Donald Trump firing Robert Mueller 'could provoke constitutional crisis', warns senator

Donald Trump

Calling Mueller a "fair and independent investigator", Warner said he was anxious about the "seemingly coordinated" nature of the critiques on the investigation.

The list of comments precluding the possibility of firing Mueller is long, and it now includes Trump himself. She also slammed the probe's legitimacy, Politico reported. White House lawyers have said anonymously that it's not happening, and Trump's personal attorney Jay Sekulow said two months ago, "You could only terminate a special counsel for cause, and we just don't see any basis for cause".

Warner's speech comes as Mueller is facing a growing number of Republicans who have been critical Mueller's probe for being biased against Trump.

But Virginia Senator Mr Warner, vice-chairman of the Intelligence Committee, warned "the President's track record on this front is a source of concern".

Sen. Mark Warner, D-Va., said on Wednesday that he is concerned about a "growing chorus of irresponsible and reckless" voices that are calling for an end to special counsel Robert Mueller's investigation of the president's ties to Russian Federation. The Special Counsel removed the agent from his team after messages describing the President as an "idiot" and "loathsome human" came to light.

He pointed out that Mueller may have a conflict of interest due to his friendship with former FBI Director James Comey, erred by not obtaining a warrant for the Trump transition team's emails and some of his investigators have an anti-Trump bias. But a poll from Democratic-leaning automated pollster Public Policy Polling last week showed that 56 percent of Trump voters would support firing Mueller to end the investigation, compared with 17 percent who opposed such a move.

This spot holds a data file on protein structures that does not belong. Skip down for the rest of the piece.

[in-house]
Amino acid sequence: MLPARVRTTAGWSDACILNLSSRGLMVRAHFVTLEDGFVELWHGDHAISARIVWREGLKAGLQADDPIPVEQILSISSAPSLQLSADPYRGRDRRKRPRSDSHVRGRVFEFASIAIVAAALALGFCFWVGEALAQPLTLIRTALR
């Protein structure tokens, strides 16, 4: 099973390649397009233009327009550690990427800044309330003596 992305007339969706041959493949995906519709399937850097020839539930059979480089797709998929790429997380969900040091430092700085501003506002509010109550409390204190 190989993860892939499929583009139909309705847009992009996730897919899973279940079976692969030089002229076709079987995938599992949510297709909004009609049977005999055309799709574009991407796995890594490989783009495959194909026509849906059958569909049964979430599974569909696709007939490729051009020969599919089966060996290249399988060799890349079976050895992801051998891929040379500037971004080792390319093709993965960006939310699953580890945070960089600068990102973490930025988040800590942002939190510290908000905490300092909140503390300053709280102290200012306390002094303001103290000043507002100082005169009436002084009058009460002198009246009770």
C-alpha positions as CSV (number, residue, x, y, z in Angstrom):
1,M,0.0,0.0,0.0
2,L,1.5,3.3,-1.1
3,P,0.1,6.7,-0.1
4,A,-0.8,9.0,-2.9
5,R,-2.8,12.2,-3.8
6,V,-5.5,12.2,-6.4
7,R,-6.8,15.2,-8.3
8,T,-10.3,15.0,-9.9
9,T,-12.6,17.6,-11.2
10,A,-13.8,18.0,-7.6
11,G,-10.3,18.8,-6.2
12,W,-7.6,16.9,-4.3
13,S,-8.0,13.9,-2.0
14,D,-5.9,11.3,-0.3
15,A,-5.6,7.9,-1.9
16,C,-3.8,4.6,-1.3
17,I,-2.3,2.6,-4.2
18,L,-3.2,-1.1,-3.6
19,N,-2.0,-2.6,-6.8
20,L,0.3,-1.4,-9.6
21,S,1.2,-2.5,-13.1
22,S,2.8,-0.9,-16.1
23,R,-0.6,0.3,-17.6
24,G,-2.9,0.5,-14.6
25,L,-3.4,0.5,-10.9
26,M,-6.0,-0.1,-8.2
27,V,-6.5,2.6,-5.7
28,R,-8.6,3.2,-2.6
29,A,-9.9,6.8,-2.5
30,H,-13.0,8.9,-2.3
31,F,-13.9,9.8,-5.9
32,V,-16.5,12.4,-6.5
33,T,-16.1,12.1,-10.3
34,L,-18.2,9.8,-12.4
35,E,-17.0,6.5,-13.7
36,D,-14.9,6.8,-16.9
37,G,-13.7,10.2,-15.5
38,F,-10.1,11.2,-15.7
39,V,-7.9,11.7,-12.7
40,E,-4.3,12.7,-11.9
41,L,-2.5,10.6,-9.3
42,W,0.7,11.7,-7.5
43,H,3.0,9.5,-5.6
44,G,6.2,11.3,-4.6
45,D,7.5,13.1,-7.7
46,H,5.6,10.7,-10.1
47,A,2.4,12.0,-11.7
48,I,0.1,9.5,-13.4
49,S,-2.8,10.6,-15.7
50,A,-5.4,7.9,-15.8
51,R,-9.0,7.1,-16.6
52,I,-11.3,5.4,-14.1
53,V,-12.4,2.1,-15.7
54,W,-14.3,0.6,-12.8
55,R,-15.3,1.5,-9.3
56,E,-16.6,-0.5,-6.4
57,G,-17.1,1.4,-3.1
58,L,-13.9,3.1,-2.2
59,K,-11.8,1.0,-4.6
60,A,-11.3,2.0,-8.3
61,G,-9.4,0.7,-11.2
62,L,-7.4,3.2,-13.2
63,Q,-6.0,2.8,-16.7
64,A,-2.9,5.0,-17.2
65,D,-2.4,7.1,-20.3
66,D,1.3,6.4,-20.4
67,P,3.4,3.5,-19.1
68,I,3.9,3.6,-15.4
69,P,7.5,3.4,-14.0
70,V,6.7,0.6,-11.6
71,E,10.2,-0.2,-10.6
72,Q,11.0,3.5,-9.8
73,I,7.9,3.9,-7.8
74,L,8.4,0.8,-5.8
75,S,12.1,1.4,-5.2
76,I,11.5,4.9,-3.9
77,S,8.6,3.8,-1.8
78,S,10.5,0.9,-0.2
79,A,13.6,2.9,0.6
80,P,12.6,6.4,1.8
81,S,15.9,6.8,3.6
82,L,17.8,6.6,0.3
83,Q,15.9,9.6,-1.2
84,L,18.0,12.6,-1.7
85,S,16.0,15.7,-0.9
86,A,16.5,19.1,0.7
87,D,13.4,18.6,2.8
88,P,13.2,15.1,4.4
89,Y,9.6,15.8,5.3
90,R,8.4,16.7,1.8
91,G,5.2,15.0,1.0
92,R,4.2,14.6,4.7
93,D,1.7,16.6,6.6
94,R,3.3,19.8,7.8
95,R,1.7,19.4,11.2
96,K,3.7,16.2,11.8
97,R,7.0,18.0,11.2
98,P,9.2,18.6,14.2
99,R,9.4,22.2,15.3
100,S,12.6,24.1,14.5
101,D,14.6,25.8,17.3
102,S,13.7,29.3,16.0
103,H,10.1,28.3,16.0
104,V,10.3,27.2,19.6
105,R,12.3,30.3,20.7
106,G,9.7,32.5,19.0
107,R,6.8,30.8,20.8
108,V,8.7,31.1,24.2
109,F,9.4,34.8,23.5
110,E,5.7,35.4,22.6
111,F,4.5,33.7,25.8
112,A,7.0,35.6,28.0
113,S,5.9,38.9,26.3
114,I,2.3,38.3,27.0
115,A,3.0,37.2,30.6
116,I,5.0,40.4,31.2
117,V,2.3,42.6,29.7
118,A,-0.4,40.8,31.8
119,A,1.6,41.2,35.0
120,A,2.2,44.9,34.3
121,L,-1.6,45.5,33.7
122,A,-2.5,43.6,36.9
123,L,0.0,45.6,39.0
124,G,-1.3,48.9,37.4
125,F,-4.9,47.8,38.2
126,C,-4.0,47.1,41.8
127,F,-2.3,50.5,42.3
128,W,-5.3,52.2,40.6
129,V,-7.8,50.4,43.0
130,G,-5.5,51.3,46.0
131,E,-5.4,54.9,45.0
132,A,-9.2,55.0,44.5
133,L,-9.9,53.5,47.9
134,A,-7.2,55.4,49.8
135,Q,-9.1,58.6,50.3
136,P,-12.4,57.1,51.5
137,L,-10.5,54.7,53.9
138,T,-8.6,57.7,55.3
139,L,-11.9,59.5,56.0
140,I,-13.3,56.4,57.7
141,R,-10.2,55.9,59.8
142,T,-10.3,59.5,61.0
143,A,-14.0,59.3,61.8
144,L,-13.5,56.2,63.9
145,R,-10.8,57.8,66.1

"Any attempt by this president to remove special counsel Mueller from his position, or to pardon key witnesses in any attempt to shield them from accountability or shut down the investigation, would be a gross abuse of power", Warner said. "These truly are red lines and simply can not allow them to be crossed". Rosenstein said nobody in the White House "has communicated to me the desire to remove Robert Mueller". On Sunday, he repeated that he had no plans to fire Mueller and stressed that there was "no collusion".

He added: "If the media is going to continue to ask for responses to every absurd and baseless rumour, attention-seeking partisans will continue to spread them".



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